Middle East

Turkey says new talks with Kurd rebels possible

Turkey's Prime Minister and leader of Justice and Development Party (AKP) Tayyip Erdogan (C), accompanied by Numan Kurtulmus, head of the former Islamist-rooted HAS Party (L), pose with the new members of his party during a party meeting in Istanbul September 22, 2012. The party's September 30, 2012 congress is unlikely to offer any sign Prime Minister Erdogan, viewed by many Turks as their strongest leader since Ataturk, is loosening his grip on a heavily-centralised party or on the country as

ANKARA: Turkey said it could hold a fresh round of talks with Kurdish rebels but accused France and Germany Thursday of obstructing its efforts to solve the nearly three-decade-old unrest.

The Kurdistan Workers' Party (PKK) has stepped up its activities against the Turkish government in recent months but Prime Minister Recep Tayyip Erdogan did not rule out fresh negotiations.

"We take such steps when deemed necessary," he told the private NTV television network when asked if his AKP government was favourable to dialogue with the Kurdish rebels.

Erdogan suggested that the talks could take place in Imrali -- an island off Istanbul where PKK leader Abdullah Ocalan is imprisoned, or in Oslo which hosted negotiations between 2009 and 2011.

Turkish intelligence officials last met with leaders of the PKK in 2011 but the dialogue broke off without any concrete result.

"The national intelligence organisation is our most important instrument here," said Erdogan.

He stressed that the timing was also important for a new round of talks, saying: "We'll take this step when the right time comes."

Turkey has witnessed a sharp escalation of Kurdish rebel attacks targeting its security forces in the southeast in recent months, triggering fully-fledged military operations in the region.

Erdogan's comments follow his interview with Kanal 7 television on Wednesday when he said: "If talks enable us to resolve something, let's do it."

Devlet Bahceli, the leader of the Nationalist Movement Party, immediately denounced Erdogan's openness to new dialogue as "unpardonable folly".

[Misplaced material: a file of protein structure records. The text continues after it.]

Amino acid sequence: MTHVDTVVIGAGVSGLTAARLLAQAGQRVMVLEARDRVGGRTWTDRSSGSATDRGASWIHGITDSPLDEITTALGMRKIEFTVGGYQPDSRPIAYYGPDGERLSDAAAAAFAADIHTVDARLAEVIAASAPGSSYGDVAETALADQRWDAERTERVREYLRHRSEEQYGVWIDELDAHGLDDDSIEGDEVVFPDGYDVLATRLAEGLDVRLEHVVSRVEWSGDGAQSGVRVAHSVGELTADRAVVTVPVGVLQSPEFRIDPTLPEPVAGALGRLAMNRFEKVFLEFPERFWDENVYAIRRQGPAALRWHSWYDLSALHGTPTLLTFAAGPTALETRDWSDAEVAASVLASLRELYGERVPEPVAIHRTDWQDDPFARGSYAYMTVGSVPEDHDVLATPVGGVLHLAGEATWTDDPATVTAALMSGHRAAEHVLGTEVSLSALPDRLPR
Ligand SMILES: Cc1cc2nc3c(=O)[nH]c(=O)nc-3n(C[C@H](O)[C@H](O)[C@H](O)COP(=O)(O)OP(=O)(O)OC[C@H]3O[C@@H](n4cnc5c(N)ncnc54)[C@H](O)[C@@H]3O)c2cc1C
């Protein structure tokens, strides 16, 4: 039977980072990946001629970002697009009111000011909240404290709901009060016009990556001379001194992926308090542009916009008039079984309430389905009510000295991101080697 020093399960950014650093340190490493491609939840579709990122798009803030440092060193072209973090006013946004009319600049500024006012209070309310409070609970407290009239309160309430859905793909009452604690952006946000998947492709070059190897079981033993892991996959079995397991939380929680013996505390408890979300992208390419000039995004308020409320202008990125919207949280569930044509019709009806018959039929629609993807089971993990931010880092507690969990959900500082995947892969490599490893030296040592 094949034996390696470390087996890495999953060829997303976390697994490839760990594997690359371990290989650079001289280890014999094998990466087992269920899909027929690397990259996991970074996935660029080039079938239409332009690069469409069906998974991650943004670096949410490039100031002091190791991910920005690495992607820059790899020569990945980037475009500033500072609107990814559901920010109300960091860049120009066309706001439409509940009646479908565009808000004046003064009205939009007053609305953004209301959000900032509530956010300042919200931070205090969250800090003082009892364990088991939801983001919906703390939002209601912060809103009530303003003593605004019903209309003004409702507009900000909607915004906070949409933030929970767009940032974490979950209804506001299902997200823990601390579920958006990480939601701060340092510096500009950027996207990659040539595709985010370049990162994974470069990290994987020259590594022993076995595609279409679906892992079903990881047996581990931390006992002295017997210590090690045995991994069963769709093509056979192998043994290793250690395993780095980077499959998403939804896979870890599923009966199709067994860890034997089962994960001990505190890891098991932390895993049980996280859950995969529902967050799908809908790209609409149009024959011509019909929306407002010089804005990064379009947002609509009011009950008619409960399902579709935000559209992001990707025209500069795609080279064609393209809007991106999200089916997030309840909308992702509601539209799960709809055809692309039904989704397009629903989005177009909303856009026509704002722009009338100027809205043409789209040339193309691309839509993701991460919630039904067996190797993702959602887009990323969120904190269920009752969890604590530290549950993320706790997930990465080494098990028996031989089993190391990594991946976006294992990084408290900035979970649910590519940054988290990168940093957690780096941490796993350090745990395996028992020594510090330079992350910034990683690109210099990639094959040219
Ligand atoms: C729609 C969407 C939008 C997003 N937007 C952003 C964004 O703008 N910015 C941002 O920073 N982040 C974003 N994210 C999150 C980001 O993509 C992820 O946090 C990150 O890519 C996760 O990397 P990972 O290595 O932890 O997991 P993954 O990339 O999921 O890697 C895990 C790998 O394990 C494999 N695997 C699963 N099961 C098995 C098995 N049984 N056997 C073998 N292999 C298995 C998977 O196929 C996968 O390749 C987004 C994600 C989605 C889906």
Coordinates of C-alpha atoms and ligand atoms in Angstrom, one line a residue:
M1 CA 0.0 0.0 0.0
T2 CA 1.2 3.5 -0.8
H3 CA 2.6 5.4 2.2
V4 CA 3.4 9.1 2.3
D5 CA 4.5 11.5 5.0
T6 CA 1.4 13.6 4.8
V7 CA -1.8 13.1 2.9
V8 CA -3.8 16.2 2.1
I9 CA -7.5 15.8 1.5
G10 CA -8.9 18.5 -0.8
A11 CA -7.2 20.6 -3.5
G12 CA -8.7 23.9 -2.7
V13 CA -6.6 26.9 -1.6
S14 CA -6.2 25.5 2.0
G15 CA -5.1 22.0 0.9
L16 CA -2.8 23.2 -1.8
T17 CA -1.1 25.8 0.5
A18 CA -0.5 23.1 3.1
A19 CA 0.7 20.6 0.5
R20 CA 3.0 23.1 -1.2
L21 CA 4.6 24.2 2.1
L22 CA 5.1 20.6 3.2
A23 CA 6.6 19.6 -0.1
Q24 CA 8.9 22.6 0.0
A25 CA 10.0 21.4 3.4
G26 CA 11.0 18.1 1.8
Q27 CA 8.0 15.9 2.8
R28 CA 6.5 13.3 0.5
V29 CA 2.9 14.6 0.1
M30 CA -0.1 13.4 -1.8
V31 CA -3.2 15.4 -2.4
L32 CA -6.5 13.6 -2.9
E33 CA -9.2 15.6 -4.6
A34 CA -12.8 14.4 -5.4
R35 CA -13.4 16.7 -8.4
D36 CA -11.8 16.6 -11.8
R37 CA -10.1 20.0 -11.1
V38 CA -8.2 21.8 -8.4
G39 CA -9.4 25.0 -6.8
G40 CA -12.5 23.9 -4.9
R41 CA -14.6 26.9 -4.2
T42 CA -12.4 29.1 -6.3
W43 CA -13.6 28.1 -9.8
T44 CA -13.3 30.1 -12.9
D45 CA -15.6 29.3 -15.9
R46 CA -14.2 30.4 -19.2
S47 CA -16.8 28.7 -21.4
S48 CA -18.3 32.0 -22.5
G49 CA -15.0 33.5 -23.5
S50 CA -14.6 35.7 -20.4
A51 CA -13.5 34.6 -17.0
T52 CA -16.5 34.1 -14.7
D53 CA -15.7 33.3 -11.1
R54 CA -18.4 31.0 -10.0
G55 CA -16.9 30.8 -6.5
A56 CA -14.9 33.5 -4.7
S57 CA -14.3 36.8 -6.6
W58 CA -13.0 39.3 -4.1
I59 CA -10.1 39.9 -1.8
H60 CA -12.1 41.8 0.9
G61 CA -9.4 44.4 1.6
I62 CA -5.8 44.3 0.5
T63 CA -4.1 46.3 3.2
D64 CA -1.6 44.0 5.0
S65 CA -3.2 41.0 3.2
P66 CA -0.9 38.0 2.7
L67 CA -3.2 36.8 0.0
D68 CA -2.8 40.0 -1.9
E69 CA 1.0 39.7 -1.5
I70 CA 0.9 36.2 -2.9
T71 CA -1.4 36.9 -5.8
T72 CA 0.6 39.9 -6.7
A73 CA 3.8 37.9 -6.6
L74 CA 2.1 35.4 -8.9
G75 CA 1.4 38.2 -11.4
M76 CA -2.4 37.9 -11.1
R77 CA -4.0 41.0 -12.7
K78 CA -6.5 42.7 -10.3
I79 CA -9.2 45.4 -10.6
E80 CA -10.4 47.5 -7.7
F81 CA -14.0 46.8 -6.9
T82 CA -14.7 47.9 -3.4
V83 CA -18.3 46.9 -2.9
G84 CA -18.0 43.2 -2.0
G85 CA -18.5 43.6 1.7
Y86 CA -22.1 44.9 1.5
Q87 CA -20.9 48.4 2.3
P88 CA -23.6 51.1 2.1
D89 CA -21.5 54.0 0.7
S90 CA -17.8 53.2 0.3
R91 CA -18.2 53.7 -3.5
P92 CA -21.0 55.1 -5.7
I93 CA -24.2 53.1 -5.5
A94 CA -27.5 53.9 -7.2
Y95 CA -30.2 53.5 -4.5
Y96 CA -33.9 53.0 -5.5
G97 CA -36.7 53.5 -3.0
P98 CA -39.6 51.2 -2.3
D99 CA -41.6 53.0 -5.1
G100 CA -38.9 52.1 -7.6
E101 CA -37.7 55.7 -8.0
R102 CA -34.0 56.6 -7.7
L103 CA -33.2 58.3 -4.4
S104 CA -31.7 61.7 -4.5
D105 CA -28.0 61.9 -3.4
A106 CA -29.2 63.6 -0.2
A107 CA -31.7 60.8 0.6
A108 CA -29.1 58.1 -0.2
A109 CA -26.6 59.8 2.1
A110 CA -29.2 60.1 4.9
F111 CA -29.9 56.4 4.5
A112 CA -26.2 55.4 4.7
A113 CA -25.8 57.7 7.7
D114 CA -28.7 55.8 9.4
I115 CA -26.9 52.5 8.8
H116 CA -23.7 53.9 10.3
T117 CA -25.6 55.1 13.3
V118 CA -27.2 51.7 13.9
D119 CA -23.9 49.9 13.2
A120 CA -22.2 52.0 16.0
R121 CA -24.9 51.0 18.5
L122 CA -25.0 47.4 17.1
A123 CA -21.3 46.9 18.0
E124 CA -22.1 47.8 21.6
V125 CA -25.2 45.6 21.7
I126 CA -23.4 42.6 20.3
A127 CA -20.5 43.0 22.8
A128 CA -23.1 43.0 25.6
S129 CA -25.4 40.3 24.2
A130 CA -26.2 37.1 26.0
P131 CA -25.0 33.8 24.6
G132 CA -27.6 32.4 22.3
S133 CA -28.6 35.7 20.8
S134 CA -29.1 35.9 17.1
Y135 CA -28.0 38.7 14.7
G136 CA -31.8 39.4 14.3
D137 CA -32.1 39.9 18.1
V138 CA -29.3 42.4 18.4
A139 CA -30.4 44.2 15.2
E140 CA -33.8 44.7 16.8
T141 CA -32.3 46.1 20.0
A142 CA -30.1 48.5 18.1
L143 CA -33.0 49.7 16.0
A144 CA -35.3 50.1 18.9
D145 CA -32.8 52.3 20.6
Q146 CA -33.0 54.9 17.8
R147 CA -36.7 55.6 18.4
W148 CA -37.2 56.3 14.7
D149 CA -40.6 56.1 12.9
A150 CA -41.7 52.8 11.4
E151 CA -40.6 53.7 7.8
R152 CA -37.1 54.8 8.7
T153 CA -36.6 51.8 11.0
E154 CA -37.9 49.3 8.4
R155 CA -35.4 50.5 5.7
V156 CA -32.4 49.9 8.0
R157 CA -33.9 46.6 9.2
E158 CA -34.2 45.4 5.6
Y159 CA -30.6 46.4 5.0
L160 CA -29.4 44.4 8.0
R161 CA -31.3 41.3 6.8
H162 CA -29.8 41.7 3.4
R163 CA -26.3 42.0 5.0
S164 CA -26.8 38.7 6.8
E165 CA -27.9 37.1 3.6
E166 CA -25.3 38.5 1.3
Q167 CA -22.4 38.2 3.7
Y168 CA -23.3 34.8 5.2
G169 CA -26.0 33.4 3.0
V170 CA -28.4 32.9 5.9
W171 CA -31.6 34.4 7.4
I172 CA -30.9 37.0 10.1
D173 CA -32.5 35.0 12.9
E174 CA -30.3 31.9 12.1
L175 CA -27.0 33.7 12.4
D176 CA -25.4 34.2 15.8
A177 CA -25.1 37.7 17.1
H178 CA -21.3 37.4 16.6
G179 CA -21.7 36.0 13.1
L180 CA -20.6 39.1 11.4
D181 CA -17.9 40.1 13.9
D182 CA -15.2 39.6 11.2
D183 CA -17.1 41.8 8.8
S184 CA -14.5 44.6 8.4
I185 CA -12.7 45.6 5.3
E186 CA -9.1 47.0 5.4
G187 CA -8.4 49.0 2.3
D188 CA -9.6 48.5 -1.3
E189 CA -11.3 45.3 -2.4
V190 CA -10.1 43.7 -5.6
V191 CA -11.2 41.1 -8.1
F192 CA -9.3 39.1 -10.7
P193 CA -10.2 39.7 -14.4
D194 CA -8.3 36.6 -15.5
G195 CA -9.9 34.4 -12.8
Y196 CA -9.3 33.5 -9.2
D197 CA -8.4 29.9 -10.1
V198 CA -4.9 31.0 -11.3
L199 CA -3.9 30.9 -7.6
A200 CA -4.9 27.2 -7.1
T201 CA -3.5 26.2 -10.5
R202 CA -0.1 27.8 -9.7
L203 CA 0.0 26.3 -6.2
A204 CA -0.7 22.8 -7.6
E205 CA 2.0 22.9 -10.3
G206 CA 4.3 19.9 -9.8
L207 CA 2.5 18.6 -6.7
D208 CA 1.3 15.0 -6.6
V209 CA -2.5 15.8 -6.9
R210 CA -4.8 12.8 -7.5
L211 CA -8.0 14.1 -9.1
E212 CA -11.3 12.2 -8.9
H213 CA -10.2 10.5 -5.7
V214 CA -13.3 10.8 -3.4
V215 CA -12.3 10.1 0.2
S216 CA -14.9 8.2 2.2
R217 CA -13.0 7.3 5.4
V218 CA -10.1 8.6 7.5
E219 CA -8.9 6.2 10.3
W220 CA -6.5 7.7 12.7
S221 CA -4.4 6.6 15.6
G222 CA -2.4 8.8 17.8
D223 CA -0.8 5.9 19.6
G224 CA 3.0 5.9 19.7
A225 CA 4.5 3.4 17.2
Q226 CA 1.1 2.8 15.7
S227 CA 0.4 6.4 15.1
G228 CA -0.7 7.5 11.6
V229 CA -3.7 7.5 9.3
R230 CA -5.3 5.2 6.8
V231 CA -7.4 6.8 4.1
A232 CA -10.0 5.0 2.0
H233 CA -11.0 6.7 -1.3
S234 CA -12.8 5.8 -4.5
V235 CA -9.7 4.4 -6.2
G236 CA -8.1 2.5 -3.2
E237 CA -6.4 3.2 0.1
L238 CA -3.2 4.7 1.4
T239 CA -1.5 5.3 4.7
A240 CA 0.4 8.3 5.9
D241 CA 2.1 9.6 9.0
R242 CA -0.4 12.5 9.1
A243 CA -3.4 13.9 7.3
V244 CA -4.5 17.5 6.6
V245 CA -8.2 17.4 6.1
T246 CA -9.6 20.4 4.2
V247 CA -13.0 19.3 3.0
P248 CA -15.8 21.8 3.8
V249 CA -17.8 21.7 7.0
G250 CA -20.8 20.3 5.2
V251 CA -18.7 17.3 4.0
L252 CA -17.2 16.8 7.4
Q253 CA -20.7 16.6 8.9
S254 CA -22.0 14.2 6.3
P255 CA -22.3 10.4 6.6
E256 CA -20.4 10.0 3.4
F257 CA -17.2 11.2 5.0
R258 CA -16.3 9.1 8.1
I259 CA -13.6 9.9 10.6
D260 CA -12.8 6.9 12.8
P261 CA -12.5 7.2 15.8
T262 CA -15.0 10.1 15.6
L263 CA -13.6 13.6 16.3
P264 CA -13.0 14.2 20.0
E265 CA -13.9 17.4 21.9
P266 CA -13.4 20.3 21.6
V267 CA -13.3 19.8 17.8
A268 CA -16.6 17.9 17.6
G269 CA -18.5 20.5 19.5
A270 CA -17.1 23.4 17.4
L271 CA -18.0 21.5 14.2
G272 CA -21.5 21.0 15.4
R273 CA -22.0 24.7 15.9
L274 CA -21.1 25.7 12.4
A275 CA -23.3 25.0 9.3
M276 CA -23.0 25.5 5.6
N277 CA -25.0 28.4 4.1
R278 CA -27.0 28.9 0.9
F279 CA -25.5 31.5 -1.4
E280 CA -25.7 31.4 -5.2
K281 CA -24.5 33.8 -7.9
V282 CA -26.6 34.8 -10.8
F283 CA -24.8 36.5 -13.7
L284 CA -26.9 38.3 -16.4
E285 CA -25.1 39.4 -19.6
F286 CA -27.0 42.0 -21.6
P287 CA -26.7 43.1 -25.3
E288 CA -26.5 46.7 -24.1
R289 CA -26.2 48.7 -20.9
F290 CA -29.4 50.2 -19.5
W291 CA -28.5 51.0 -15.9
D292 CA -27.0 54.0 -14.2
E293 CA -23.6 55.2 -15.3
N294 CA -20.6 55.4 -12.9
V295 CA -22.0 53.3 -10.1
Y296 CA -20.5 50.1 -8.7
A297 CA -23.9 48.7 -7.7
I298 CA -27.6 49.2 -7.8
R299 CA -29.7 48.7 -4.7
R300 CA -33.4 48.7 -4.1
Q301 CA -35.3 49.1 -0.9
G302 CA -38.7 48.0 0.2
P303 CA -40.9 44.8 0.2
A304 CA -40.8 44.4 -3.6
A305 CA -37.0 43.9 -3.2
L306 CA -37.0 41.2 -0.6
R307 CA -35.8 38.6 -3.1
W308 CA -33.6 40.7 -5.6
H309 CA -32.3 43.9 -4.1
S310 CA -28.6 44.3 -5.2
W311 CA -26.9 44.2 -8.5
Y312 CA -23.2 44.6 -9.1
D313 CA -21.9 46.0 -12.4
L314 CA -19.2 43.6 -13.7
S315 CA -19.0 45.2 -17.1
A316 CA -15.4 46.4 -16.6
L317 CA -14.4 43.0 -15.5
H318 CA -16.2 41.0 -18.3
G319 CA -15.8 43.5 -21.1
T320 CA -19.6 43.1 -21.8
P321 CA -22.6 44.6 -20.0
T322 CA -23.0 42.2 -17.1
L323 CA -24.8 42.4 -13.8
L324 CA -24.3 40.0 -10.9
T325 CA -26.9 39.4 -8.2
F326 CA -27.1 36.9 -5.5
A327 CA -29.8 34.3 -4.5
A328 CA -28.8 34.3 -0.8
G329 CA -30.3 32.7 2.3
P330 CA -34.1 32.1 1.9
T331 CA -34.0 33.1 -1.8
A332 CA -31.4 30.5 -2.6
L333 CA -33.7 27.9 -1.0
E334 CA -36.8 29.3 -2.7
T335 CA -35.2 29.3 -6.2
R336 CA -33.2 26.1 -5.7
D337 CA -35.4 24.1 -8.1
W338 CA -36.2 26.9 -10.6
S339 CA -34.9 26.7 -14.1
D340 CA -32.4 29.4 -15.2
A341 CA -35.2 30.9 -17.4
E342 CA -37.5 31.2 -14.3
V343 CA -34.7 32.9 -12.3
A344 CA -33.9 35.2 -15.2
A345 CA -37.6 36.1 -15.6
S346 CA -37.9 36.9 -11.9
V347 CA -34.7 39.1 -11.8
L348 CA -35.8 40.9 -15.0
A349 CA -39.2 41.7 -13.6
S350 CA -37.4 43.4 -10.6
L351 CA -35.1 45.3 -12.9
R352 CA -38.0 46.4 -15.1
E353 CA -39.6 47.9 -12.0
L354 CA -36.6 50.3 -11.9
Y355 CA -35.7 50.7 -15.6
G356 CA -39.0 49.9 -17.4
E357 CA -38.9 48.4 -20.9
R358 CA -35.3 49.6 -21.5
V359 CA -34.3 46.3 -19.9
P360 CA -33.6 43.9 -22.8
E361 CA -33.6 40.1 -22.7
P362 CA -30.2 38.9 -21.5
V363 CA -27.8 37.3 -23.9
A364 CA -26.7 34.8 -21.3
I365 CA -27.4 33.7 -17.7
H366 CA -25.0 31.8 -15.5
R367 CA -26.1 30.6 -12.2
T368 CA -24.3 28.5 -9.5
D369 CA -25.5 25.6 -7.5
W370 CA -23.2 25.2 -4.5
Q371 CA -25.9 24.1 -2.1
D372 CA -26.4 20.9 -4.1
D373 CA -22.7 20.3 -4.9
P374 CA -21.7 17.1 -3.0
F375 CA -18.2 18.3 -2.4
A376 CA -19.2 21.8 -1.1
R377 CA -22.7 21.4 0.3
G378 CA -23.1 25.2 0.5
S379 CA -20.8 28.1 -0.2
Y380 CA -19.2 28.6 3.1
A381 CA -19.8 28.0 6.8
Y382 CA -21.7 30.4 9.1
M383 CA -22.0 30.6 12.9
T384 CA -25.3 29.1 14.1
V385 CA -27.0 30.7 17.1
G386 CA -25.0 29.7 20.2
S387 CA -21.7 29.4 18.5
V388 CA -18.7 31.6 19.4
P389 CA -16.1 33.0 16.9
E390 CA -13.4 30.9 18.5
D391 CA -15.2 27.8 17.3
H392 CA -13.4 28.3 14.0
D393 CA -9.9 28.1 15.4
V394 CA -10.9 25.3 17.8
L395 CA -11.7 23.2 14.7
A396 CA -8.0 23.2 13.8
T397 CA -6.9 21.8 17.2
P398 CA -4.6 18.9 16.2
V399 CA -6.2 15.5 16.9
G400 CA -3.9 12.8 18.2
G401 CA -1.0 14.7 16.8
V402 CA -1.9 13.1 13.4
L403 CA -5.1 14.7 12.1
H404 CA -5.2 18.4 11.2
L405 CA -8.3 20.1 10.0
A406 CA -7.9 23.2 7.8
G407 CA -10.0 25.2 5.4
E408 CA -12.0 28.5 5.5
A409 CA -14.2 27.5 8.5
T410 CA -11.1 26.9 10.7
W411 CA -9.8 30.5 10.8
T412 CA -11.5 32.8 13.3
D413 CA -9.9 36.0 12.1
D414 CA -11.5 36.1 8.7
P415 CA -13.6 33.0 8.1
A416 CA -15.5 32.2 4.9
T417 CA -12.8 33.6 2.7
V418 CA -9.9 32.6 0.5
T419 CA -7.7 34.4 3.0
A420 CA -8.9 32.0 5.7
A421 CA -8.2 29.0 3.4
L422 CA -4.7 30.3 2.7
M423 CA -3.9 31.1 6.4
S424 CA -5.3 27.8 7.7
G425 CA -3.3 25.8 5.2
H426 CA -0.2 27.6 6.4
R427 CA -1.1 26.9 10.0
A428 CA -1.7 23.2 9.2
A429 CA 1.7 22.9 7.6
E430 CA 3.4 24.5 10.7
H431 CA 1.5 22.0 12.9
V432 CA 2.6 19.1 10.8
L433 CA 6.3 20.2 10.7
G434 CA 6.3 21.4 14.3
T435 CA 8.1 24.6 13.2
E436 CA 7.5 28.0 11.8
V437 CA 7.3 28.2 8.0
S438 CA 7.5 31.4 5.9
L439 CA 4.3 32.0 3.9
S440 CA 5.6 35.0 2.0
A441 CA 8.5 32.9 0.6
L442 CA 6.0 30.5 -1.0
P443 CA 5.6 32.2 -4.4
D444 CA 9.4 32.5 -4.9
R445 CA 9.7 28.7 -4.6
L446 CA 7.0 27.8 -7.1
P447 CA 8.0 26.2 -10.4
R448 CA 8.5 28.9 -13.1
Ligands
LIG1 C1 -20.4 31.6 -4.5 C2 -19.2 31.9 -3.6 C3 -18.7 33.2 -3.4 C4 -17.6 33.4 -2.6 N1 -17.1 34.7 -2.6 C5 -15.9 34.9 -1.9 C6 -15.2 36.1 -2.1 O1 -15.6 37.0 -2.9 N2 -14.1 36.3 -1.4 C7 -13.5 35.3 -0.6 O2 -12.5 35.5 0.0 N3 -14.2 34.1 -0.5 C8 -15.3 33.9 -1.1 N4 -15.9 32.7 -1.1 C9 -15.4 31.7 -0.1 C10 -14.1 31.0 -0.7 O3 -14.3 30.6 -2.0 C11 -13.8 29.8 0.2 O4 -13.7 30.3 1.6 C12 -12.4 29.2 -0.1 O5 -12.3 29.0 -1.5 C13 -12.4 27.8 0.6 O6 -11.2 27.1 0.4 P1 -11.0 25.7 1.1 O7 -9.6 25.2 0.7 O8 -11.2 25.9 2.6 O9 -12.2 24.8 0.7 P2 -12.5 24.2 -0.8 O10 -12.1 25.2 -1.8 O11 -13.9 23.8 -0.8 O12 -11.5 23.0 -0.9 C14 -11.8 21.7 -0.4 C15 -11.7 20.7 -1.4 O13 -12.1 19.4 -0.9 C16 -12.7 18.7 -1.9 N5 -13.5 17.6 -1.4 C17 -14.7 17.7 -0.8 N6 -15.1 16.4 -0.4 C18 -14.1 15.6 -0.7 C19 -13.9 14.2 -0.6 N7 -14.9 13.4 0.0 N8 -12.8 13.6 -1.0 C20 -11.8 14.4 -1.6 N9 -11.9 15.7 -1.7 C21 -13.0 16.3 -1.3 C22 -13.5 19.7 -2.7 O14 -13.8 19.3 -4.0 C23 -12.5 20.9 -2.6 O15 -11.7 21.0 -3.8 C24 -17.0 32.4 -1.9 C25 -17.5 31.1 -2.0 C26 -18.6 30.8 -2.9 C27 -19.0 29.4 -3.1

Selahattin Demirtas, co-chairman of the pro-Kurdish Peace and Democracy Party (BDP) said in a recent interview with reporters that a mutual ceasefire would lead to "a fertile ground for discussion."

On Thursday, Erdogan also accused Western countries and particularly France and Germany of obstructing Ankara's fight against the PKK.

"The West doesn't want us to solve this (PKK) problem," he said.

"Let me say it openly. Germany doesn't want it, France doesn't want it and they are not helping us on this issue. On the contrary, they are letting the terrorist chiefs freely circulate in their countries."

The PKK, which took up arms in the southeast in 1984 sparking a conflict that claimed about 45,000 lives, is blacklisted as a terrorist organisation by Turkey, as well as the European Union and the United States.

Erdogan also lashed out at Scandinavian countries for harbouring the PKK.

"On the one hand, you will stand up at the EU and label the PKK as a terrorist organisation and then you will allow their representatives to freely circulate in your countries," said Erdogan.

"They are under your protection and you are condoning their activities," he said.

Erdogan was referring to PKK financial assets in Europe and the drug trade on which the group is believed to rely on to fund its rebellion.

The prime minister said the AKP government has taken the most couregous steps to solve the PKK problem and tied the recent surge in the Kurdish rebel attacks to armament of the organisation.

"Not tactically but on the point of becoming an armed power, the (PKK) has not seized such an opportunity in any period in the past."

"We will minimise the operations if the PKK lays down arms," Erdogan said.

Ankara has also launched a wider political crackdown against the militants and their supporters and hundreds of people have been arrested or put on trial for alleged links to the rebels.





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